Free course

# Interpreting data: Boxplots and tables

Free statement of participation on completion

## Course reviews

This free course, Interpreting data: Boxplots and tables, is concerned with two main topics. In Section 1, you will learn about another kind of graphical display, the boxplot. A boxplot is a fairly simple graphic, which displays certain summary statistics of a set of data. Boxplots are particularly useful for assessing quickly the location, dispersion, and symmetry or skewness of a set of data, and for making comparisons of these features in two or more data sets. Boxplots can also be useful for drawing attention to possible outliers in a data set. The other topic, which is covered in Sections 2 and 3, is that of dealing with data presented in tabular form. You are, no doubt, familiar with such tables: they are common in the media and in reports and other documents. Yet it is not always straightforward to see at first glance just what information a table of data is providing, and it often helps to carry out certain calculations and/or to draw appropriate graphs to make this clearer. In this free course, some other kinds of data tables and some different approaches are covered.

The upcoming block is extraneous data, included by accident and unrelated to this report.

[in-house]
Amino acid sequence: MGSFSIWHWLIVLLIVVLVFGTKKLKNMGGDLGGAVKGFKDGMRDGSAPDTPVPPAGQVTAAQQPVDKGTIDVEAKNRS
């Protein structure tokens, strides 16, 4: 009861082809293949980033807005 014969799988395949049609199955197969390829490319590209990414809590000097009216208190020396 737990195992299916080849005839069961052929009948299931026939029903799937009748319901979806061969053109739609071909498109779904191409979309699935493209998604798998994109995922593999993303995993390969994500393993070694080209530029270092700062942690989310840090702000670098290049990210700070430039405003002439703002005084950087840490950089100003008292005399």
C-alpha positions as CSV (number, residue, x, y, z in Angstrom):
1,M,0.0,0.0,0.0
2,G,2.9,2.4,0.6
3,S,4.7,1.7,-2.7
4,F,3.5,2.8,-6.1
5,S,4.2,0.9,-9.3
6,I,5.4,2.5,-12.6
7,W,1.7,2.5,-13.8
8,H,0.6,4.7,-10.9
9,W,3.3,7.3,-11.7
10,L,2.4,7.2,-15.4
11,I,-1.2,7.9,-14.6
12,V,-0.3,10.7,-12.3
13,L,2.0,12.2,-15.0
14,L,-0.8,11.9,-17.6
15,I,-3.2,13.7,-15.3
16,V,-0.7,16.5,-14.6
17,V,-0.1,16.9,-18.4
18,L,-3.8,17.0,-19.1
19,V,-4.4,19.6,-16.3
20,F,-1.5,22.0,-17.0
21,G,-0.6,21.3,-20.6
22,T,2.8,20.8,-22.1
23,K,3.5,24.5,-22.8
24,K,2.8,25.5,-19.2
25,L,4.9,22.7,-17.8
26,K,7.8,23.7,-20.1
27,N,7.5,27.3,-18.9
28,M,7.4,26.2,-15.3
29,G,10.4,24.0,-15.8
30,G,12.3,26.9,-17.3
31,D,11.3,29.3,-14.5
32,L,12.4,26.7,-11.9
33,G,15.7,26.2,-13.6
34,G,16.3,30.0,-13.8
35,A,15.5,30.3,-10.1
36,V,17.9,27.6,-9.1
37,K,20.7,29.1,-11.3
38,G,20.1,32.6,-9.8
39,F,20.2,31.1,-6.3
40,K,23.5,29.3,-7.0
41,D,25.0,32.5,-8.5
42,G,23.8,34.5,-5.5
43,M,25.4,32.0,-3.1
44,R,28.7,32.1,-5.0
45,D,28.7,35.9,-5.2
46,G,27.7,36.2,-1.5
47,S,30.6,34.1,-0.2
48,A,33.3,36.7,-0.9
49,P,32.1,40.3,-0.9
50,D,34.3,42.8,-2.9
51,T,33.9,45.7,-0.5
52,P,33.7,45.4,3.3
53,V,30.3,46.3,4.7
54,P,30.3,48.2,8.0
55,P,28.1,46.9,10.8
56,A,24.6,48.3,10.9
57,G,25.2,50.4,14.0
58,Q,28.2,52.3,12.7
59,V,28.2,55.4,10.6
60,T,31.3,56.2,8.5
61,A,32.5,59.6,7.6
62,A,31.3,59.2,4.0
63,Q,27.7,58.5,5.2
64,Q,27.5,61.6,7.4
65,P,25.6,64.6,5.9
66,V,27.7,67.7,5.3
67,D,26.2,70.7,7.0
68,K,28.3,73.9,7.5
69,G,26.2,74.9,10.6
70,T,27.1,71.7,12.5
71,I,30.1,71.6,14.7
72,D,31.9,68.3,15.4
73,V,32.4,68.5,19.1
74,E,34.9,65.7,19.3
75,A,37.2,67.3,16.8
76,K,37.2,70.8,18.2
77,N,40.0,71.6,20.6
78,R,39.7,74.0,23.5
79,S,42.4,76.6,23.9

## Course learning outcomes

After studying this course, you should be able to:

After studying this course, you should be able to:

• understand and use the following terms: boxplots, box, whisker, upper and lower adjacent values, rate, time series, line plot
• demonstrate an awareness of the idea that the general pattern of a set of data, in terms of location, dispersion and skewness, can be graphically represented in a boxplot
• understand that boxplots can be used to provide a quick and simple comparison of data sets
• understand that patterns in tabular data can be made clearer by leaving out unhelpful information, by including extra pieces of useful information, or by drawing appropriate graphs
• describe and compare data sets on the basis of boxplots.

First Published: 10/08/2012

Updated: 08/04/2019

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